This article explores tradeoffs reflecting interaction effects between socioeconomic class and different types of family policies on gender inequalities in terms of agency and economic inequality in eighteen Organization for Economic and Cultural Development countries. We identify multiple dimensions in family policies, reflecting the extent to which legislation involves claim rights supporting mothers' paid work or supporting traditional homemaking. We use constellations of multidimensional policies in combination with multilevel analysis to examine effects on class selectivity of women into employment and glass ceilings with respect to women's access to top wages and managerial positions. Our results indicate that while major negative family policy effects for women with tertiary education are difficult to find in countries with well-developed policies supporting women's employment and work-family reconciliation, family policies clearly differ in the extent to which they improve opportunities for women without university education.
Analyses regularly feature claims that European welfare states are in the process of creating an adult worker model. The theoretical and empirical basis of this argument is examined here by looking first at the conceptual foundations of the adult worker model formulation and then at the extent to which social policy reform in western Europe fits with the argument. It is suggested that the adult worker formulation is under-specified. A framework incorporating four dimensions—the treatment of individuals vis-à-vis their family role and status for the purposes of social rights, the treatment of care, the treatment of the family as a social institution, and the extent to which gender inequality is problematized—is developed and then applied. The empirical analysis reveals a strong move towards individualization as social policy promotes and valorizes individual agency and self-sufficiency and shifts some childcare from the family. Yet evidence is also found of continued (albeit changed) familism. Rather than an unequivocal move to an individualized worker model then, a dual earner, gender-specialized, family arrangement is being promoted. The latter is the middle way between the old dependencies and the new "independence." This makes for complexity and even ambiguity in policy, a manifestation of which is that reform within countries involves concurrent moves in several directions.
Work in the cultural and creative fields is marked by stark and growing inequalities relating to gender, class, and race/ethnicity. Yet, the same industries are also characterised by an ethos that celebrates openness, egalitarianism, and meritocracy. This paper explores this paradox, focusing in particular on gender inequalities. It argues that there is a need to move beyond the standard conventional explanations for women’s under-representation within the creative workforce, which point to female childbearing and childcare as central. Whilst not disputing the significance of motherhood to women’s career trajectories, the paper suggests that the repeated focus on maternity is problematic and may close down other areas of potential investigation and critique. The paper suggests that three alternative foci would repay attention in understanding inequalities in the CCI. First, the new, mobile, subtle, and revitalised forms of sexism in circulation urgently require further examination. Secondly, the power of the dominant post feminist sensibility which, in suggesting that “all the battles have been won,” renders inequality increasingly difficult to voice or speak about, demands critique. Thirdly, the new forms of labouring subjectivity required to survive in the field of cultural work may themselves be contributing to the inequalities in the field, by favouring an entrepreneurial individualistic mode that disavows structural power relations. These three aspects of life in the field of cultural work merit further attention and suggest that gender inequality has a variety of different causes, not all located in women’s childbearing abilities. Moreover, the paper argues that the very myth of egalitarianism at work in the CCI may itself be a key mechanism through which inequality is reproduced.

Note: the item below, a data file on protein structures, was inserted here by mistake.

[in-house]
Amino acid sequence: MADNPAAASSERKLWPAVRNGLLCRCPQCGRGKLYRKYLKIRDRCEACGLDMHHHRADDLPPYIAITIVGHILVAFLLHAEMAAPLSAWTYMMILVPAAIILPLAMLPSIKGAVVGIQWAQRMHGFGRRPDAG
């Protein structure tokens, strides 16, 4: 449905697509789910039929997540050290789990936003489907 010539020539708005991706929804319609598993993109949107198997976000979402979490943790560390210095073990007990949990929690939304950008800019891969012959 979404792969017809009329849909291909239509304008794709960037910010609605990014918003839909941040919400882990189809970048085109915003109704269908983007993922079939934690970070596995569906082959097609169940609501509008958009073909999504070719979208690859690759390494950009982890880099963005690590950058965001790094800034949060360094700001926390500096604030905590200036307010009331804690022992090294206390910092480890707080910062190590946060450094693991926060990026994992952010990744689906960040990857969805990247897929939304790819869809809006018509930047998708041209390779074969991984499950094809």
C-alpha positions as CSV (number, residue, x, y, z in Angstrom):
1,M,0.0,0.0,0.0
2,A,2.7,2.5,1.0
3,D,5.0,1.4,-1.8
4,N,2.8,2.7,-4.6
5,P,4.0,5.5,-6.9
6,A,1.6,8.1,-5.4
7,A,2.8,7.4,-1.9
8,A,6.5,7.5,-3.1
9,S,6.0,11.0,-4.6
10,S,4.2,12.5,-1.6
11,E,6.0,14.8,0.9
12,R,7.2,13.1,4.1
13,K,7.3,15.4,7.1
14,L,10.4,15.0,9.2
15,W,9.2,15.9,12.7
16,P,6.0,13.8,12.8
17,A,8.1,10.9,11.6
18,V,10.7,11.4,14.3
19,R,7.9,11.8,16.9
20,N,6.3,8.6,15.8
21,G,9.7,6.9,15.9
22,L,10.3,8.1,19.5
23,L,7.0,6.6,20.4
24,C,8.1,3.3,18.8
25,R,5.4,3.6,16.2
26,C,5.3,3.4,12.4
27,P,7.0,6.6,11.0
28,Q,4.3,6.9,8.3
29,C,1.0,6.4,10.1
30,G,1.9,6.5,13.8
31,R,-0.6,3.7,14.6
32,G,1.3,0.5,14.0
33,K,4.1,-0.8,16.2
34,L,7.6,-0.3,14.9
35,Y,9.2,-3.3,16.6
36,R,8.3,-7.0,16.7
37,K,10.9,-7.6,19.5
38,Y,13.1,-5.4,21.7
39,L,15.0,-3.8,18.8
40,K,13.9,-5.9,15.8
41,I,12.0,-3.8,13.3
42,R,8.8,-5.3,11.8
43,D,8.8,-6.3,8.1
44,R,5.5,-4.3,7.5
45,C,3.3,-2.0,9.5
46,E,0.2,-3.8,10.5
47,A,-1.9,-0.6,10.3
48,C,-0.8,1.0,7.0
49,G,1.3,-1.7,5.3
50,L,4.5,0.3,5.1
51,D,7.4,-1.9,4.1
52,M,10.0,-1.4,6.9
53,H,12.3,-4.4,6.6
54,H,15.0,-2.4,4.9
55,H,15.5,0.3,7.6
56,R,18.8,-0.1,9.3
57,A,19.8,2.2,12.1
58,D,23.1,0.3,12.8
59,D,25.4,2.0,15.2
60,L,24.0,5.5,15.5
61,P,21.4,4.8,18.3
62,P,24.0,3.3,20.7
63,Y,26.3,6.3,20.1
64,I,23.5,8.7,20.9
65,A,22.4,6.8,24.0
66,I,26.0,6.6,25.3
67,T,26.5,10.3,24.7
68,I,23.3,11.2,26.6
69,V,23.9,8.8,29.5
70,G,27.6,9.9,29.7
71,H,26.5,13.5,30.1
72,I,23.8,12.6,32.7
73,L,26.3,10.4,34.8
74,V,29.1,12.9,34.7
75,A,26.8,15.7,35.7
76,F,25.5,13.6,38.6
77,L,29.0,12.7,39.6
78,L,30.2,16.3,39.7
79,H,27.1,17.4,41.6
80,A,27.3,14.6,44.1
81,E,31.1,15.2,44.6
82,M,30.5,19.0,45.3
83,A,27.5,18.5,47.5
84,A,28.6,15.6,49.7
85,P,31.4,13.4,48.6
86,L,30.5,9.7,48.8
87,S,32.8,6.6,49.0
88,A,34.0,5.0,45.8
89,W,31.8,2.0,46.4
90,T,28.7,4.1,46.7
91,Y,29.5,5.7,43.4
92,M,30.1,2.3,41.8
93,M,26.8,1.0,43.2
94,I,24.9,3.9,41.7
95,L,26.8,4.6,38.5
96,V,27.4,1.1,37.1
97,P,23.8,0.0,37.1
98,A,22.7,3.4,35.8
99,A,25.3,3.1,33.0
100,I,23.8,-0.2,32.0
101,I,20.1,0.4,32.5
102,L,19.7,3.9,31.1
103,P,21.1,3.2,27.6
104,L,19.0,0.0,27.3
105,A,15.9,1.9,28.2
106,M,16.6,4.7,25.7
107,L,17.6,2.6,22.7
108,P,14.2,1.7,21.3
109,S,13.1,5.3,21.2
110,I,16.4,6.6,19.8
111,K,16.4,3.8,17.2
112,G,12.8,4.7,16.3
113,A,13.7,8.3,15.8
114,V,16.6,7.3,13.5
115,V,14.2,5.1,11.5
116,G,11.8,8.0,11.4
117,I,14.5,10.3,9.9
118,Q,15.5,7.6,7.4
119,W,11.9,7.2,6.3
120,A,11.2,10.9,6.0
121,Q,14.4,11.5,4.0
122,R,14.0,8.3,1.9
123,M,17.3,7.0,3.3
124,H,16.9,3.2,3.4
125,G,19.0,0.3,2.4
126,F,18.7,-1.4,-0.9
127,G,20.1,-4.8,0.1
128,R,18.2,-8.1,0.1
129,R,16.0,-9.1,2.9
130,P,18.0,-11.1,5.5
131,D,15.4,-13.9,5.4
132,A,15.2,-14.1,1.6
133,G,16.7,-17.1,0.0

This paper surveys the emergence, diffusion, merits, and critics of social investment as a distinctive welfare policy paradigm. After revisiting its intellectual roots, the article subsequently develops a multidimensional life-course taxonomy of three complementary social investment functions: (i) easing the "flow" of contemporary labor-market and life-course transitions; (ii) raising the quality of the "stock" of human capital and capabilities; and (iii) maintaining strong minimum-income universal safety nets as social protection and economic stabilization "buffers". The article then tries to explain why the establishment of the social investment paradigm has unfolded in a remarkably piecemeal, but cumulatively robust, fashion over the past two decades in spite widespread skepticism in the political science literature. An open question, in conclusion, remains whether the social investment paradigm can withstand the E(M)U fiscal austerity backlash that emerged from the sovereign debt crisis in 2010.